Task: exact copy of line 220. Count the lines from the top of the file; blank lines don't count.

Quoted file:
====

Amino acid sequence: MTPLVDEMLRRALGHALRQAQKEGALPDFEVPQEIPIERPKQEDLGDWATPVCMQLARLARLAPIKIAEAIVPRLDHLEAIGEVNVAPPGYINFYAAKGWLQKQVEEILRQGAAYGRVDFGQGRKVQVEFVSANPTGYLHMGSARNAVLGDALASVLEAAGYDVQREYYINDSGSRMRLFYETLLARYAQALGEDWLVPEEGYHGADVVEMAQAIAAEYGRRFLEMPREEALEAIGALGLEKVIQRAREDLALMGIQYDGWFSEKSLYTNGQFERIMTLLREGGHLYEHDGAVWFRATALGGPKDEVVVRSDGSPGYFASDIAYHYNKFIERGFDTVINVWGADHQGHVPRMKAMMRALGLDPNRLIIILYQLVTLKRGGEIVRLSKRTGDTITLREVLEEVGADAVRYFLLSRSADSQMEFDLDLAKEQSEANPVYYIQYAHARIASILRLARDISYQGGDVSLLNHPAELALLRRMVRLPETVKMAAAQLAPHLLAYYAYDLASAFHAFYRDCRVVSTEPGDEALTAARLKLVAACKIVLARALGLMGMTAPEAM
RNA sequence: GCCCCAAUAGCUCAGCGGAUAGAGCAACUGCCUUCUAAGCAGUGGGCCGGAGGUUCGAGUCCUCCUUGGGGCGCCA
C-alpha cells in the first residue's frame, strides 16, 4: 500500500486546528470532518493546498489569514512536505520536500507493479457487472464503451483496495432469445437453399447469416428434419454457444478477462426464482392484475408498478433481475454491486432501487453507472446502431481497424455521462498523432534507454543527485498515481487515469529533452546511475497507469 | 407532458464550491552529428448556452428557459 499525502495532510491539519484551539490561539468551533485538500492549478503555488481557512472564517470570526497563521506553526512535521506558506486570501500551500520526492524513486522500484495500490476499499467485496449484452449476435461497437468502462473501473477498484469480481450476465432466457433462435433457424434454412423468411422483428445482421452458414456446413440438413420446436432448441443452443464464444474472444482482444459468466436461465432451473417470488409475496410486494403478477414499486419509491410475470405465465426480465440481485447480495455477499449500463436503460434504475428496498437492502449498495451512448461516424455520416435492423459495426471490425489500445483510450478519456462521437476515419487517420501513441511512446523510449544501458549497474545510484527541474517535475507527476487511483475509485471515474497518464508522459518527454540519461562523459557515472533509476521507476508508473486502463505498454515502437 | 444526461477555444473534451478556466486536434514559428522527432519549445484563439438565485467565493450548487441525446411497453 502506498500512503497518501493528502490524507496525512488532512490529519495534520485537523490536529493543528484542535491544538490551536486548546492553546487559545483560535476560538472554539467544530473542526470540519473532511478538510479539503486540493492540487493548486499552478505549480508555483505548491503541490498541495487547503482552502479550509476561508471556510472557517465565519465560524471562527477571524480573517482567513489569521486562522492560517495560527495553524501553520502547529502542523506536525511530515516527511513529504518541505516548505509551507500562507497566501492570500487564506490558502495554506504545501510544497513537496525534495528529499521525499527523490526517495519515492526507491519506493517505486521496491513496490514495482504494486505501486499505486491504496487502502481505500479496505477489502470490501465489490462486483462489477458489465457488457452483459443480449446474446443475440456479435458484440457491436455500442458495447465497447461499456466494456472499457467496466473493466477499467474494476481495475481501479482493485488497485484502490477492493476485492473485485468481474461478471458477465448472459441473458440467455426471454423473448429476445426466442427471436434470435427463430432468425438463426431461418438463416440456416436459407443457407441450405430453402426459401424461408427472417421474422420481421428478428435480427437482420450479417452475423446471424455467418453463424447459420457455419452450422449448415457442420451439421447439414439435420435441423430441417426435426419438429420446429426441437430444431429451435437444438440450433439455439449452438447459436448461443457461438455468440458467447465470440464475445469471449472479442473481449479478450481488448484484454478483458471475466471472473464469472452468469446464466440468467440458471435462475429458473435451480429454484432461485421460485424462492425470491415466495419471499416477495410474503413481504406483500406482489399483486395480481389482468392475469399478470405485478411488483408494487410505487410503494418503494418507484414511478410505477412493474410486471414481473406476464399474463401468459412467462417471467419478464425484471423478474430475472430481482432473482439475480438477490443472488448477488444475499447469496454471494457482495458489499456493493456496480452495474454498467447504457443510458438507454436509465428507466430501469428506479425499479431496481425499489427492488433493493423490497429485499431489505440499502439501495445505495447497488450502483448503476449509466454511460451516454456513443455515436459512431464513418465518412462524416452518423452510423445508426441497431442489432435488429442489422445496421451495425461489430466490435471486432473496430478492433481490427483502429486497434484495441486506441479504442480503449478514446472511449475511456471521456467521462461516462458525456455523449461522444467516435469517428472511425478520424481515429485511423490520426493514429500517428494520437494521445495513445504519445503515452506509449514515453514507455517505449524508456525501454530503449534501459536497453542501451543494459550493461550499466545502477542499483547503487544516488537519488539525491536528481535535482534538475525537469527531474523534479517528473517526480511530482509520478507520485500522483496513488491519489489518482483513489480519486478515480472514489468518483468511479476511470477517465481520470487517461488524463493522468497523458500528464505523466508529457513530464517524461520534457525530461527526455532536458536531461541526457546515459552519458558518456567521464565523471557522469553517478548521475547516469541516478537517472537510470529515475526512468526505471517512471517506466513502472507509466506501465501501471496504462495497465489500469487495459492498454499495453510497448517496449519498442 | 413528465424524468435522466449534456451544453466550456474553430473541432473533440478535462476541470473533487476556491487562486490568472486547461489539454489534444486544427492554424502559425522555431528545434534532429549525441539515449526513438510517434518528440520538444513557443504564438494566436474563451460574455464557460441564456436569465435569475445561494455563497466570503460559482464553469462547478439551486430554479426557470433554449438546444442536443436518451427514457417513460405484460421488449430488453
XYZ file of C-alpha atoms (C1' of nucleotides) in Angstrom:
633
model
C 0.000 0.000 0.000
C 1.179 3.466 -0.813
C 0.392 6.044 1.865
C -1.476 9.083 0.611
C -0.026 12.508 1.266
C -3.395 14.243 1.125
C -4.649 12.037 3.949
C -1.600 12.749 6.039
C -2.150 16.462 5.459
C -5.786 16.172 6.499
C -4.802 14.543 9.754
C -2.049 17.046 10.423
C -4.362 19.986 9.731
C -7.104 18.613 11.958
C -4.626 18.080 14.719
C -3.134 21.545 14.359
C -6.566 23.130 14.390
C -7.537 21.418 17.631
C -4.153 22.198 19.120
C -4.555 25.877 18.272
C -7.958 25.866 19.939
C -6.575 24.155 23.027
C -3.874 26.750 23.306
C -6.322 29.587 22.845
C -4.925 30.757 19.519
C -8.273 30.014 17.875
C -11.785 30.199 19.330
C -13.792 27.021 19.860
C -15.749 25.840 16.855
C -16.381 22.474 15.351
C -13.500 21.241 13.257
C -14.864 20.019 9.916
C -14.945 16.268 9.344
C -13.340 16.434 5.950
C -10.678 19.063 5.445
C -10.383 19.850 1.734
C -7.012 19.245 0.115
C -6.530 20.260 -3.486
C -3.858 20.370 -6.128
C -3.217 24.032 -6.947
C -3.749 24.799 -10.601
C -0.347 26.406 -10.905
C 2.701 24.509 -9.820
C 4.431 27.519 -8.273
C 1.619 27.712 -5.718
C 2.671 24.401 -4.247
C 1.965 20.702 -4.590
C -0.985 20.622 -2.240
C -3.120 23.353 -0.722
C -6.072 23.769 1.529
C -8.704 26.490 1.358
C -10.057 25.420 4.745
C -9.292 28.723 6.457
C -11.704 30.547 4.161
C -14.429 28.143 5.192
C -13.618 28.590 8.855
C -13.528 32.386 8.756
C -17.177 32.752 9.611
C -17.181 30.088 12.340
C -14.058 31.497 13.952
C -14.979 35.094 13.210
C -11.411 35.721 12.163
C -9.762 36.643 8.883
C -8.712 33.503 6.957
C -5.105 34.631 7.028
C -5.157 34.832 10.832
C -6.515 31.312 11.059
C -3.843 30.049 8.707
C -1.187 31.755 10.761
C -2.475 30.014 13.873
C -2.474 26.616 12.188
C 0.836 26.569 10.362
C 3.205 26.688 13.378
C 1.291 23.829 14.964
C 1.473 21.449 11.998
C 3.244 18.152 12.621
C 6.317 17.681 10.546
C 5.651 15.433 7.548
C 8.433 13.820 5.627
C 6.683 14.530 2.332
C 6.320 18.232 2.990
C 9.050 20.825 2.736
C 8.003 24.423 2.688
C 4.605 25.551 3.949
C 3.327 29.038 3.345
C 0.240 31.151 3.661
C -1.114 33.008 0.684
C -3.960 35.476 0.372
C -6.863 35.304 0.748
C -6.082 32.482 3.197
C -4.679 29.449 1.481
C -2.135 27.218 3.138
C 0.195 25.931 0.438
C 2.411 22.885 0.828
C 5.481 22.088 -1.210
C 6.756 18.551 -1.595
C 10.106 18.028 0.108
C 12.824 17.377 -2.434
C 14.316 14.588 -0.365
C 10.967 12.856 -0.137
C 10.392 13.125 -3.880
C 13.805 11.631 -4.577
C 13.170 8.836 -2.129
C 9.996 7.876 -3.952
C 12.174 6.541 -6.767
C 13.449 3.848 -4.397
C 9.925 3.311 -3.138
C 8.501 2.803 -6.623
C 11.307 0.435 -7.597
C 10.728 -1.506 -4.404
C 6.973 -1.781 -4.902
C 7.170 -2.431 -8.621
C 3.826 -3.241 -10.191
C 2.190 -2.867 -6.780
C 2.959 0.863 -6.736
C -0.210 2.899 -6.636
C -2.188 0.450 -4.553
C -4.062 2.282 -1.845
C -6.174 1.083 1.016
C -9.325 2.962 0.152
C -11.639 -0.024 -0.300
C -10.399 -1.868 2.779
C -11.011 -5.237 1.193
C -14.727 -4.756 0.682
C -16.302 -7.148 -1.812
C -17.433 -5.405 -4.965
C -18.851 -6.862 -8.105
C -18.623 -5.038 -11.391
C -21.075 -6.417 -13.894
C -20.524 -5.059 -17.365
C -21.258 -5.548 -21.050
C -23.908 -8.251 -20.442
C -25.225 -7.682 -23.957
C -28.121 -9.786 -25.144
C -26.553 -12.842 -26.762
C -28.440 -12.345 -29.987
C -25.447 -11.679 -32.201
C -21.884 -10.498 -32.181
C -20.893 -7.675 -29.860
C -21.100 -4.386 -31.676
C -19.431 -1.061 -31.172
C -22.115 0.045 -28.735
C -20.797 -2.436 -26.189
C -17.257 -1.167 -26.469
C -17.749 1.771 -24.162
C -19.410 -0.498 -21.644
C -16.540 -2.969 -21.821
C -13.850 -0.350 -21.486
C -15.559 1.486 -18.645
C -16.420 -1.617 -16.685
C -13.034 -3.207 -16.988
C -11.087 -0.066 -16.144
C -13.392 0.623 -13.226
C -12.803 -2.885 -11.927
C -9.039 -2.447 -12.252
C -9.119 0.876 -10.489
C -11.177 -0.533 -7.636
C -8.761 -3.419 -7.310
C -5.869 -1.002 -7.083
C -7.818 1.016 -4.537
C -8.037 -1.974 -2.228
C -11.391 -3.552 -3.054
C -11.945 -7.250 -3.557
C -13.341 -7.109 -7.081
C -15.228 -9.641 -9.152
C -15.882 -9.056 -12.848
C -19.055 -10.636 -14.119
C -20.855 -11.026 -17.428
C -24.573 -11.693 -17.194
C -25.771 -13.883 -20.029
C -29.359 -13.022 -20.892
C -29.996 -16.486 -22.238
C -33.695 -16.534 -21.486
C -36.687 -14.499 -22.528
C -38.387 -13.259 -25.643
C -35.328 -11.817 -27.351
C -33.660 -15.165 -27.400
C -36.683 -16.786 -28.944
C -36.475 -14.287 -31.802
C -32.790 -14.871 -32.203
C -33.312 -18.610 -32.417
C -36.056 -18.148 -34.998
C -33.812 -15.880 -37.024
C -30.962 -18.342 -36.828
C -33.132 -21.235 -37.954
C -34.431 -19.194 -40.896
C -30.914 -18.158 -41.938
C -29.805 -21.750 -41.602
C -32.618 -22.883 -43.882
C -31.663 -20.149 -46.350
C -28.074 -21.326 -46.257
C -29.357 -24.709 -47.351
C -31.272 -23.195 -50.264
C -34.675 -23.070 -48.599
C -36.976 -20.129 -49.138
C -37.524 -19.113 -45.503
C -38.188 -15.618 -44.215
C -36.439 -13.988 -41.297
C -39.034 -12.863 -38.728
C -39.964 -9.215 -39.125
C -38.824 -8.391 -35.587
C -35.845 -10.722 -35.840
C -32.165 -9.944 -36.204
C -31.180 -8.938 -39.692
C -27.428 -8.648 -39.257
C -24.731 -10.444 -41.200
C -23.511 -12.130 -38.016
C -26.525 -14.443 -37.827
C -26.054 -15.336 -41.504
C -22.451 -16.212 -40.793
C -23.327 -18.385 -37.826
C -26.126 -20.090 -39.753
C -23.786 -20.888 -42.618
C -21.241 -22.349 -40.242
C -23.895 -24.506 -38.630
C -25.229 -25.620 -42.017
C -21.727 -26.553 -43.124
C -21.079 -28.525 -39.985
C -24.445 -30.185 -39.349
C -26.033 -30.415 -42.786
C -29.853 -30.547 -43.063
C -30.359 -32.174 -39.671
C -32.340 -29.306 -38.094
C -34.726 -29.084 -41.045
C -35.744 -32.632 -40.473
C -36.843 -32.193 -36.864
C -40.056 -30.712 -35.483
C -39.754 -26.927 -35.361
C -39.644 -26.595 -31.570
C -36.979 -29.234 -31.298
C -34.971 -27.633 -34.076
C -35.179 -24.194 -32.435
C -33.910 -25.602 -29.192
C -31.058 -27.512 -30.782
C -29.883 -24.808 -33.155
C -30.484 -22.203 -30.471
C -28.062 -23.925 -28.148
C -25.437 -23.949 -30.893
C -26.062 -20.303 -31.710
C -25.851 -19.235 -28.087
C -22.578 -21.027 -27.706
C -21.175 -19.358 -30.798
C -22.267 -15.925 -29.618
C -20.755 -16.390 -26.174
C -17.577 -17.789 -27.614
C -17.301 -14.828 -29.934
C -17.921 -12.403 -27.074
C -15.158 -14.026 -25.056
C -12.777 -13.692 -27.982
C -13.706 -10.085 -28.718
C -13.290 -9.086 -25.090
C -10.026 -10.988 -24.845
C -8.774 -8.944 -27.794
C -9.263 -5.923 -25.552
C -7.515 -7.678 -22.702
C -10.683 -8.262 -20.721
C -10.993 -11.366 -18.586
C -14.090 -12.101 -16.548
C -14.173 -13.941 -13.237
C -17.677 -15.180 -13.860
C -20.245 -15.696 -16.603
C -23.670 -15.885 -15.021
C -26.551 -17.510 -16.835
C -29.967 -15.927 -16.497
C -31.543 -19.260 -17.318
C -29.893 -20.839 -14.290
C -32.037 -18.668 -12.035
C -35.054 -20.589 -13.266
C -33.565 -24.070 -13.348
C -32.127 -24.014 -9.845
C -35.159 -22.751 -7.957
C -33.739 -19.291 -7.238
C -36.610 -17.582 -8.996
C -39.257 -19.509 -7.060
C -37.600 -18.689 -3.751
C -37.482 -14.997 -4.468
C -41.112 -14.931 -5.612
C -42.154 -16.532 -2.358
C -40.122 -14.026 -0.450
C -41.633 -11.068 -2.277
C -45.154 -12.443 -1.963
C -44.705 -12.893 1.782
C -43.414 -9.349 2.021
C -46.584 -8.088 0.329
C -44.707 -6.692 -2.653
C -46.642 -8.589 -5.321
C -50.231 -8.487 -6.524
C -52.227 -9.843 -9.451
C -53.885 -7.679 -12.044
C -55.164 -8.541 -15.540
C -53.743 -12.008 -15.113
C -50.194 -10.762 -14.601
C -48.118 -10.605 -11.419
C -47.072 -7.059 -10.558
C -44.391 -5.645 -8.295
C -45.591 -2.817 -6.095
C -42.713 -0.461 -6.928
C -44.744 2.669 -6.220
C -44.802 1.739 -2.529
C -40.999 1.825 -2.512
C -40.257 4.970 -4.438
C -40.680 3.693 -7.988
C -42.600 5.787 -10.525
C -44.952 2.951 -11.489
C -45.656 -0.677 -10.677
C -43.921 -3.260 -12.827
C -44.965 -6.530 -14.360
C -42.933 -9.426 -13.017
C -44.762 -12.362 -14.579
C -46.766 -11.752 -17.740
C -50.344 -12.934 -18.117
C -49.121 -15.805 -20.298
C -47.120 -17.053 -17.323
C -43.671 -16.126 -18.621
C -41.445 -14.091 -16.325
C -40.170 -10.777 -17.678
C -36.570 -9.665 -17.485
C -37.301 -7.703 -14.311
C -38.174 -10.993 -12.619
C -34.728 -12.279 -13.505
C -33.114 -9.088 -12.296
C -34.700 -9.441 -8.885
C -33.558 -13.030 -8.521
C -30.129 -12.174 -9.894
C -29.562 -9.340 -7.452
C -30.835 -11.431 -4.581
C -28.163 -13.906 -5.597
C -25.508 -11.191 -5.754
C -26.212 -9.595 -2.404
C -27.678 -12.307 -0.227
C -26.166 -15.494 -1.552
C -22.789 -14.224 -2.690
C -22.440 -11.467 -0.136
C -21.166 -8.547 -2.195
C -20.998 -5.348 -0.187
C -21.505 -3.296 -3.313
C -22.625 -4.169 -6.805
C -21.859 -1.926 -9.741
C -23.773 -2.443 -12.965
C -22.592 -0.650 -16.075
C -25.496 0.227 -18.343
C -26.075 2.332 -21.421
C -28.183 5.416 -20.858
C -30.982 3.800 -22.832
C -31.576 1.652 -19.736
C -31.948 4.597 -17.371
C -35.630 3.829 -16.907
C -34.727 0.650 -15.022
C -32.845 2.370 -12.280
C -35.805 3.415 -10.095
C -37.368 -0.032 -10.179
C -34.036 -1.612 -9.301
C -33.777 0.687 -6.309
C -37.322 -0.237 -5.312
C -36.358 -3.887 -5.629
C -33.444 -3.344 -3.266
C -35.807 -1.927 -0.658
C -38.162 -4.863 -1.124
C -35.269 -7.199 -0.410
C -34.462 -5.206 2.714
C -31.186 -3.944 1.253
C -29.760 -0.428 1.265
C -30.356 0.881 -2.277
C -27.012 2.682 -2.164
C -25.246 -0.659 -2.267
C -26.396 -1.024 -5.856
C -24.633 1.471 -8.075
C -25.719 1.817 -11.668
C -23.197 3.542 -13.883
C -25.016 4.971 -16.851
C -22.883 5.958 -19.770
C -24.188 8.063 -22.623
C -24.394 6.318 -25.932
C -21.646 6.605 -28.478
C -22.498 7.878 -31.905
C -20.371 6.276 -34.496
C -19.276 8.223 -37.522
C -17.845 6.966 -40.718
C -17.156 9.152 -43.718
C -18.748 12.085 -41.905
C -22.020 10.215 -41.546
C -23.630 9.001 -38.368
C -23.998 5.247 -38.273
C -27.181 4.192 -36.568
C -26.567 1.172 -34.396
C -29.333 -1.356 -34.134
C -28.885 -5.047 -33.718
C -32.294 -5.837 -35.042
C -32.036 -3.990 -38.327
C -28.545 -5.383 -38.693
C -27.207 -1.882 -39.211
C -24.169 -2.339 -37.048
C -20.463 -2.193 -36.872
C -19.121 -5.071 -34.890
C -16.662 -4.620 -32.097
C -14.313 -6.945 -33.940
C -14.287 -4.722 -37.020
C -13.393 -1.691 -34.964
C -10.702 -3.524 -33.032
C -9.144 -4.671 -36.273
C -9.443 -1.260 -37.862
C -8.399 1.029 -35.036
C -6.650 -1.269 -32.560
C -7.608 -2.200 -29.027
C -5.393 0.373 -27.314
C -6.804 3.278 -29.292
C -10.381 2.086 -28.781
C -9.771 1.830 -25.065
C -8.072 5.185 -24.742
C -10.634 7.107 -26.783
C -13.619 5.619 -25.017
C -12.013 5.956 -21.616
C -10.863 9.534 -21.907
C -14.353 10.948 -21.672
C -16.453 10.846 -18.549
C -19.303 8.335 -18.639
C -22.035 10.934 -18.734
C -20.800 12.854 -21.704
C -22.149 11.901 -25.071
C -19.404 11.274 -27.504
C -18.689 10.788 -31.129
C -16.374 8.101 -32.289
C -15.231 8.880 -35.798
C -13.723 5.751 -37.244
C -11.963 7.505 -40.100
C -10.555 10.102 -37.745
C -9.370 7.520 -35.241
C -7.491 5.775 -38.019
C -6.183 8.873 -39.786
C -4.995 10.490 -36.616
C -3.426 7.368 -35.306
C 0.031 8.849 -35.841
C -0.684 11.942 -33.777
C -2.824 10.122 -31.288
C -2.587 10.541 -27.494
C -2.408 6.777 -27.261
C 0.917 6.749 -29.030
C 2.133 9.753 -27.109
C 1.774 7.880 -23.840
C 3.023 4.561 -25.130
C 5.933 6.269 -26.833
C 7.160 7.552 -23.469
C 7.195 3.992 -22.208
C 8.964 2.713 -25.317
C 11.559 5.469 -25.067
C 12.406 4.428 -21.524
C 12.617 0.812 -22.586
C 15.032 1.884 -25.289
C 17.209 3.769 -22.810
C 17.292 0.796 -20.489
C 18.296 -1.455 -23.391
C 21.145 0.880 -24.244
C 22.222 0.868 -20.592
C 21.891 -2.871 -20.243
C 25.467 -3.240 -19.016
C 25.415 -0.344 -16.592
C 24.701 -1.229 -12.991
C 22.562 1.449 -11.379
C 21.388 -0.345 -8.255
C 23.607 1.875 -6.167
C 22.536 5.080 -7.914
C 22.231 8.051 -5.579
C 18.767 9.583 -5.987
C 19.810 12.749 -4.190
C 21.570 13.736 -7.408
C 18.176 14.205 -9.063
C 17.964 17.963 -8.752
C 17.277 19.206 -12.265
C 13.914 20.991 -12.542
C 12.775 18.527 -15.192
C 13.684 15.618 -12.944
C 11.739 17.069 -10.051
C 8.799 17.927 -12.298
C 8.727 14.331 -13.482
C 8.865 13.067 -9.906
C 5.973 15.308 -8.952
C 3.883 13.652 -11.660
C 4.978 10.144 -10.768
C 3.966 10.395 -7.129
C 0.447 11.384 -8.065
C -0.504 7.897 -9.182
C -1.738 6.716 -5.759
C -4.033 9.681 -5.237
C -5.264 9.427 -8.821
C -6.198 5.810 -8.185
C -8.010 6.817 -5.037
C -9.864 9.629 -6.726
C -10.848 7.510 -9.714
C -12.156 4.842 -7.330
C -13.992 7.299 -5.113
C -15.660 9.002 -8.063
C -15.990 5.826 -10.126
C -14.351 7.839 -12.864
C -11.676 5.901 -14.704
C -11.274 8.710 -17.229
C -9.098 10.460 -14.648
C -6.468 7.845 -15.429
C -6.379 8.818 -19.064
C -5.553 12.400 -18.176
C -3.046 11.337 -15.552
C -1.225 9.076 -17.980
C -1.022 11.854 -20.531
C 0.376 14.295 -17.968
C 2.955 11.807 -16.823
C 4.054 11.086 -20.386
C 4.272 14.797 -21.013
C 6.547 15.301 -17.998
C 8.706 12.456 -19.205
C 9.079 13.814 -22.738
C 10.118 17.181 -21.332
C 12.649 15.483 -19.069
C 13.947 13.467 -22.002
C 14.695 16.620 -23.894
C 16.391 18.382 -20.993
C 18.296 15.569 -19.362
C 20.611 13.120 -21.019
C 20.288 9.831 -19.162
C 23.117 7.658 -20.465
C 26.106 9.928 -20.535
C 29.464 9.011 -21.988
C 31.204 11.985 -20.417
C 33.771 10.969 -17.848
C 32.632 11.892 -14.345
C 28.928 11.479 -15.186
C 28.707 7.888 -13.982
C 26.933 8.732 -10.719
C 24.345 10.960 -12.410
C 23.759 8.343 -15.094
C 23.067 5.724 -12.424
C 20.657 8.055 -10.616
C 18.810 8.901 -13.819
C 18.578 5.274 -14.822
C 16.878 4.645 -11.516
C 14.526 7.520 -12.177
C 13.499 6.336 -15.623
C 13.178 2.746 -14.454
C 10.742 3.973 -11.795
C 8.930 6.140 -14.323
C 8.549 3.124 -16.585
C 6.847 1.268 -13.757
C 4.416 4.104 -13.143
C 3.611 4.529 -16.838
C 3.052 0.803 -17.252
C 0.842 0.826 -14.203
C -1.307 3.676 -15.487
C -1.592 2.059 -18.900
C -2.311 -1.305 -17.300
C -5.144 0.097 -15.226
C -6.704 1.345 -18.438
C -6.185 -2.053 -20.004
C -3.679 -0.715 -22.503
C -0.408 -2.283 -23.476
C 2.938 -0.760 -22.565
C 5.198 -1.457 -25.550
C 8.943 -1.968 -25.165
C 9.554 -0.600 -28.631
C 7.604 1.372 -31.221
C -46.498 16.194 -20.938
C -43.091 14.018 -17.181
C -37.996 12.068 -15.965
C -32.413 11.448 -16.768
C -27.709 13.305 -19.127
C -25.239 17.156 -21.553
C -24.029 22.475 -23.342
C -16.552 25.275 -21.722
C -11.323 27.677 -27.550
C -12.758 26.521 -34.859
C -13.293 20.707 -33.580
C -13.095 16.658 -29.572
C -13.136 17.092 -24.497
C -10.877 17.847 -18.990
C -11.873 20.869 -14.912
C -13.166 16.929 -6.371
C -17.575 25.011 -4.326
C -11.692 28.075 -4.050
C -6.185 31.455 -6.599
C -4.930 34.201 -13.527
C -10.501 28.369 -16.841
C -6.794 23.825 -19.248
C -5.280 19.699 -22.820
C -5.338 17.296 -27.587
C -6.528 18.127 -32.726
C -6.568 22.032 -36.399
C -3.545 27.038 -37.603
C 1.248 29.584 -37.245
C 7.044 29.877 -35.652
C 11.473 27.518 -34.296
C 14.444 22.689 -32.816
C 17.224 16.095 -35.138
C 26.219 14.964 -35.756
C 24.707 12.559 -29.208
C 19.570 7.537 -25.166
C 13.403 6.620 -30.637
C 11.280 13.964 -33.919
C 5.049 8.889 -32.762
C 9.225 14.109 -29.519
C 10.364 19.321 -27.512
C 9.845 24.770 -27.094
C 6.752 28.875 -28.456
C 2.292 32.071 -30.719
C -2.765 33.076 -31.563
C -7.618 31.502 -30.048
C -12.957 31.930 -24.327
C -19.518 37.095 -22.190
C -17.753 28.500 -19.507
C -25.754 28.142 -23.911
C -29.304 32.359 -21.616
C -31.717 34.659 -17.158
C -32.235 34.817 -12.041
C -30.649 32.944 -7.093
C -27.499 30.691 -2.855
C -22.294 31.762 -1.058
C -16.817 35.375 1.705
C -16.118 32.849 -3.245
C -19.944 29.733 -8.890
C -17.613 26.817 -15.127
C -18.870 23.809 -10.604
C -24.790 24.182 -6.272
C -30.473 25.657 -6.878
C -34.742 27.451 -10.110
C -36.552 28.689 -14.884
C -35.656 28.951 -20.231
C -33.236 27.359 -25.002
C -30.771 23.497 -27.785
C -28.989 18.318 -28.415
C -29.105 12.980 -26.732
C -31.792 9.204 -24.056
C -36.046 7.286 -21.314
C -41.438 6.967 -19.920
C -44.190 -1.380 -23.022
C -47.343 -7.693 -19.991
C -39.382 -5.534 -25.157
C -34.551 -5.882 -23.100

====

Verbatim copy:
C -21.241 -22.349 -40.242